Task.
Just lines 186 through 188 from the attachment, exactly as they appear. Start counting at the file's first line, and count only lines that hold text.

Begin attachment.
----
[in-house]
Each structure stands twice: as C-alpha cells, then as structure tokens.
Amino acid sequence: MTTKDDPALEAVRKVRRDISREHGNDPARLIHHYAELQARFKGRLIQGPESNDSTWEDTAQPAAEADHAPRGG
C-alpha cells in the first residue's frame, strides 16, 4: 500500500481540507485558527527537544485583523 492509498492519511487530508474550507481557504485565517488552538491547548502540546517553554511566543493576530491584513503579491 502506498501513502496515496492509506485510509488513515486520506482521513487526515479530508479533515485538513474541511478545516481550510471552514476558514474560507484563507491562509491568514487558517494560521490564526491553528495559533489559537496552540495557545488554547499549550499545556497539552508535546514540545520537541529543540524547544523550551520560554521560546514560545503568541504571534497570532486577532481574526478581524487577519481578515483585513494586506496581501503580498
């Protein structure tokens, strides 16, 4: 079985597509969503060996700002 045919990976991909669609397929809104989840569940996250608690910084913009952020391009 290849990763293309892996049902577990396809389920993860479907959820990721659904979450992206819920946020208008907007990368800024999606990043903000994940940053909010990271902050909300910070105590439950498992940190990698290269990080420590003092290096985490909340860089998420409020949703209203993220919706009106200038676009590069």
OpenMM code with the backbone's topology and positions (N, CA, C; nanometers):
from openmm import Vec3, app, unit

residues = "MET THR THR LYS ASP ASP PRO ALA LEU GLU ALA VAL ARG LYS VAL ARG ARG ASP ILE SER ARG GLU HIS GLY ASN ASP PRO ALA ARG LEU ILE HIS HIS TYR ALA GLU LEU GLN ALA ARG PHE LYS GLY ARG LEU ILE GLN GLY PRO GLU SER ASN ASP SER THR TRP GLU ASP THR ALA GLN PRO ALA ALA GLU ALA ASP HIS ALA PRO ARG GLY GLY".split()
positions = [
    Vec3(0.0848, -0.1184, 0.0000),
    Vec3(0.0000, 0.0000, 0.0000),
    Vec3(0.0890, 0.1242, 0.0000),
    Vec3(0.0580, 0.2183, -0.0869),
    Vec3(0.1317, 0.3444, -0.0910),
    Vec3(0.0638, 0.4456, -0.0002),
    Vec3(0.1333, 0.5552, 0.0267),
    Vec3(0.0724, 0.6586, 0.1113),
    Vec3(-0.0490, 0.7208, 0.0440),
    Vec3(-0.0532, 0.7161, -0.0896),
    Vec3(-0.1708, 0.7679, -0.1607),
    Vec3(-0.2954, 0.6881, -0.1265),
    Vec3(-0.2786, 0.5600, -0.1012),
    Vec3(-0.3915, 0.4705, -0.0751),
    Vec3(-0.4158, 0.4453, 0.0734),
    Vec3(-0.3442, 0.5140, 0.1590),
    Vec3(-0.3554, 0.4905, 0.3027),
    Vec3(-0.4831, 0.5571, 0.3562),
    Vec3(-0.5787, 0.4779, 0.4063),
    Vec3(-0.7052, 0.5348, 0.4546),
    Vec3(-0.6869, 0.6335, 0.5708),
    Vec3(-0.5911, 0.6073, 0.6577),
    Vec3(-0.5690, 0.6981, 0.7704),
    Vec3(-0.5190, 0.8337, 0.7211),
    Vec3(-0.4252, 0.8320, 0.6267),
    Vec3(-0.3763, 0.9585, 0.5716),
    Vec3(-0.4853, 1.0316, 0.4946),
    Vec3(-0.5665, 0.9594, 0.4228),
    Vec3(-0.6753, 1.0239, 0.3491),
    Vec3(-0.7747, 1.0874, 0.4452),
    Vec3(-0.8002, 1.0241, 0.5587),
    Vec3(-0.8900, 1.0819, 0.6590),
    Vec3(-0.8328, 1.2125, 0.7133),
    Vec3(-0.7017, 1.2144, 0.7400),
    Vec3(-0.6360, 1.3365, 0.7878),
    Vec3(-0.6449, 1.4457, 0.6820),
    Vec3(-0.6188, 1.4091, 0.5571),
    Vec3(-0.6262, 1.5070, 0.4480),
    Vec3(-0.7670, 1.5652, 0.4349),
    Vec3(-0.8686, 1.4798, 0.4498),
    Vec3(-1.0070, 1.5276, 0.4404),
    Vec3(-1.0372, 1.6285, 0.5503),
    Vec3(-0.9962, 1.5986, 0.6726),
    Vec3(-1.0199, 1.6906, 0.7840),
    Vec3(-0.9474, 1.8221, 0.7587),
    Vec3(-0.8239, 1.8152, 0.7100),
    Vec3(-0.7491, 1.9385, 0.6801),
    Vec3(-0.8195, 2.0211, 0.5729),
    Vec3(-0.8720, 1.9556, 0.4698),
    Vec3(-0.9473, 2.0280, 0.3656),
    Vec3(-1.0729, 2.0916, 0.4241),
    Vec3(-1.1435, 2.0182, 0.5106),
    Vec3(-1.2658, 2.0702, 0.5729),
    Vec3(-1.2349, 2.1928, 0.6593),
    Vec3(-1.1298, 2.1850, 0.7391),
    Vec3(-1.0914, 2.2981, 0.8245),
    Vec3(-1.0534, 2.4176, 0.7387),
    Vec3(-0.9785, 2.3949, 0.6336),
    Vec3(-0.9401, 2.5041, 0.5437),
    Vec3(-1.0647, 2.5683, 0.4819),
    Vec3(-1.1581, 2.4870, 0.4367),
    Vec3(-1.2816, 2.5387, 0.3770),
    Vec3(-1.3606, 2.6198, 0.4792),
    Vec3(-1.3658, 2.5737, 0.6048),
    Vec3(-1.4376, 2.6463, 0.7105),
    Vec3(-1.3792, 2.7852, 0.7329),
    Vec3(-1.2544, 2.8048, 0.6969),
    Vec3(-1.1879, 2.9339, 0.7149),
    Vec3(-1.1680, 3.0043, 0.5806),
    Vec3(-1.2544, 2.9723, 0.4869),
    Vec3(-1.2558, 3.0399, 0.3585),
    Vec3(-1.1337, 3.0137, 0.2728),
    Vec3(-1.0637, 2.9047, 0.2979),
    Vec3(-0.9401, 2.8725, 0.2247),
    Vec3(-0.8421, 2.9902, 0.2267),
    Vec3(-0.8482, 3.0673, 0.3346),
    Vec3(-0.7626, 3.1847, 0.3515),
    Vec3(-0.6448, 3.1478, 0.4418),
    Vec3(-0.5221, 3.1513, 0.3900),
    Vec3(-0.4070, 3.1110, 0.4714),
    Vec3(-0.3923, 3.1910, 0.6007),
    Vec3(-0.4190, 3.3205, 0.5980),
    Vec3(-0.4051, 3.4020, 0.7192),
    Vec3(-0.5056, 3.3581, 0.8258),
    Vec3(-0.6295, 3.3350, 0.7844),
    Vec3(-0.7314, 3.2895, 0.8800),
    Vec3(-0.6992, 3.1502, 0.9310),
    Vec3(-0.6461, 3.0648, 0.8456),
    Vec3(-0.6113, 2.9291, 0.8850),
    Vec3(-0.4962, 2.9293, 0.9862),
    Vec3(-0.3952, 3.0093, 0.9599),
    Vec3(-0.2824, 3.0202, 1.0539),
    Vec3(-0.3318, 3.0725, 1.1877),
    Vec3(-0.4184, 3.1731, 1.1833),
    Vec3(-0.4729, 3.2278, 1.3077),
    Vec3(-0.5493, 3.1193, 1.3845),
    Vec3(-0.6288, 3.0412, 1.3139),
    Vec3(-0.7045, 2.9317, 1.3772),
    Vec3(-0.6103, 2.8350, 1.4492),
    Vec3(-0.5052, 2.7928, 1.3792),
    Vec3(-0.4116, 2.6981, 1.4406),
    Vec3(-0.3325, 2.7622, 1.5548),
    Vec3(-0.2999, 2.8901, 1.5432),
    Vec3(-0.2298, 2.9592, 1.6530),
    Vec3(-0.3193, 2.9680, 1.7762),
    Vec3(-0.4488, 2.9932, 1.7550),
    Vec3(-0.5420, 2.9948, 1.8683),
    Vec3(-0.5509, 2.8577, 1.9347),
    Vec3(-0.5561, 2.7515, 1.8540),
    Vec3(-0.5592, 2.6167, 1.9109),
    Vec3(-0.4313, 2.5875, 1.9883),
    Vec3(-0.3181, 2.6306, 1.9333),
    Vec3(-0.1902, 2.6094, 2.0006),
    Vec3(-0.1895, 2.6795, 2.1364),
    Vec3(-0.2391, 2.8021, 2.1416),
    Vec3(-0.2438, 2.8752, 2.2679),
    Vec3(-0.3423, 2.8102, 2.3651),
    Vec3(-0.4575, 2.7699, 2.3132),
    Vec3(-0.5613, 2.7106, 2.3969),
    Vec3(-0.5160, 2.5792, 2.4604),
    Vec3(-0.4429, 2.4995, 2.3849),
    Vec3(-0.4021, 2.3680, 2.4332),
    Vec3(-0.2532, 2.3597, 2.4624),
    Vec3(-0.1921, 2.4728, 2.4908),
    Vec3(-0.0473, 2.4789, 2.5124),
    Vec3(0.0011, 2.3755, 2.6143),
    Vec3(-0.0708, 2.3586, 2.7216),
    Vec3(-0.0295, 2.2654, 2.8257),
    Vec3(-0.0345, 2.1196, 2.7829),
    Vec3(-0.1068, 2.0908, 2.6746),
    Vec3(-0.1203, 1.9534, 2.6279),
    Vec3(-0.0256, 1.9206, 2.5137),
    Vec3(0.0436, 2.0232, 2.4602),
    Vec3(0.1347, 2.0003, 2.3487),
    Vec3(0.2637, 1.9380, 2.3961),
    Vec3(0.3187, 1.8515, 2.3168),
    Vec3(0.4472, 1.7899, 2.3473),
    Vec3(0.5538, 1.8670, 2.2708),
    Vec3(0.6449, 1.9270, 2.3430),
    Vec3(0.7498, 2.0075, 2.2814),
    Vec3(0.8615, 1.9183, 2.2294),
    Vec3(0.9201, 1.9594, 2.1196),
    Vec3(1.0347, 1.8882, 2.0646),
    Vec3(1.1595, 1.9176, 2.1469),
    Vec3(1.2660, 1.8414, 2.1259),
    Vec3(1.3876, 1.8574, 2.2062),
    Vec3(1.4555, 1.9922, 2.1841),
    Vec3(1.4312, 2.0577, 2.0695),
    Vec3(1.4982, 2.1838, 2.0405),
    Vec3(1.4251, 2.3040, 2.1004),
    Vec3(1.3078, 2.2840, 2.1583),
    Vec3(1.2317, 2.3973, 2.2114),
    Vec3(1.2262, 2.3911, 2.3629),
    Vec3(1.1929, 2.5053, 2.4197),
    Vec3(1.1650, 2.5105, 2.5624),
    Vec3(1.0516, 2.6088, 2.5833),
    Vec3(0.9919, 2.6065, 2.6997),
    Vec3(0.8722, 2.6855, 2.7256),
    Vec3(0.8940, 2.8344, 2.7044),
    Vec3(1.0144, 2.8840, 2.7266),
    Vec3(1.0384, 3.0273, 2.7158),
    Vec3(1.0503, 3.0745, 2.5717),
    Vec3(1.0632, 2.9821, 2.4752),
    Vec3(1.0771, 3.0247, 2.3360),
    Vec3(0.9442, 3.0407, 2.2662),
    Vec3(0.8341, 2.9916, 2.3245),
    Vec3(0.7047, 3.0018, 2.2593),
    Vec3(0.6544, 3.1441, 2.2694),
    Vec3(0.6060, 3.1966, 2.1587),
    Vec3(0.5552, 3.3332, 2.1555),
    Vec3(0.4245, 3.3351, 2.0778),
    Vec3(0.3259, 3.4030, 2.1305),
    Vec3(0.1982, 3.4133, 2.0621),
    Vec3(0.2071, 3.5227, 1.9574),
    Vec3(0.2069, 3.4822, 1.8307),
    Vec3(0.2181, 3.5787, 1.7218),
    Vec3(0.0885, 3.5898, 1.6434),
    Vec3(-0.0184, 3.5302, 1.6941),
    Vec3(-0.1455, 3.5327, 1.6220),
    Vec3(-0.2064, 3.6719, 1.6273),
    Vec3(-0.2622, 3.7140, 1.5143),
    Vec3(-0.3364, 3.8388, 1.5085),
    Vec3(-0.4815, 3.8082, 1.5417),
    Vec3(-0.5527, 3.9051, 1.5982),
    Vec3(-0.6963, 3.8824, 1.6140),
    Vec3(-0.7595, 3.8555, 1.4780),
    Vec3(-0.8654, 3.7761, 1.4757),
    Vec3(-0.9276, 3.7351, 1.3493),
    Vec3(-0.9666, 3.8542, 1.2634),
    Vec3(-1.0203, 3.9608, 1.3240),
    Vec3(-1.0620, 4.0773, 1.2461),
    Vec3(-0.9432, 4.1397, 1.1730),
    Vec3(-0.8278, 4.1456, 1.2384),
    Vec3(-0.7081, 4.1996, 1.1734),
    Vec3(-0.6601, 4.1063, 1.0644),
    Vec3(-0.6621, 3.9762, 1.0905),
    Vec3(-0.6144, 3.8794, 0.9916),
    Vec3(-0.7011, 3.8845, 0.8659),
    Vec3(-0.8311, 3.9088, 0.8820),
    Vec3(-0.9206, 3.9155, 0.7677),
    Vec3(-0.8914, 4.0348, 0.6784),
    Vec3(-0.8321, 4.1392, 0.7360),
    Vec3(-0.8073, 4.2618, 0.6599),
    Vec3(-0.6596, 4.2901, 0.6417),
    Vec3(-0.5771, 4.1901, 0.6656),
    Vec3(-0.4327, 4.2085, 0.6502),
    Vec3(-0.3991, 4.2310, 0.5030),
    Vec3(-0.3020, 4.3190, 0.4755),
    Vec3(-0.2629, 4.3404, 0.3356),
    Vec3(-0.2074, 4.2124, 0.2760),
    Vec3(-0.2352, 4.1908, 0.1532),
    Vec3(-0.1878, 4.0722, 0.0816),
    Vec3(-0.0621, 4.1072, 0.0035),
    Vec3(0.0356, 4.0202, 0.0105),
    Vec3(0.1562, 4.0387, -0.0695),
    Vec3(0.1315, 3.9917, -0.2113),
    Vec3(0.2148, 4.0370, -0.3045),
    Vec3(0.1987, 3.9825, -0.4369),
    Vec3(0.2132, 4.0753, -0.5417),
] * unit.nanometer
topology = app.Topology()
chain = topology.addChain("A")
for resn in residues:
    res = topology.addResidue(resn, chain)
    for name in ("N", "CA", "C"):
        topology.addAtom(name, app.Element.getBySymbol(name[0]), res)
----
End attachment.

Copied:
    Vec3(0.0885, 3.5898, 1.6434),
    Vec3(-0.0184, 3.5302, 1.6941),
    Vec3(-0.1455, 3.5327, 1.6220),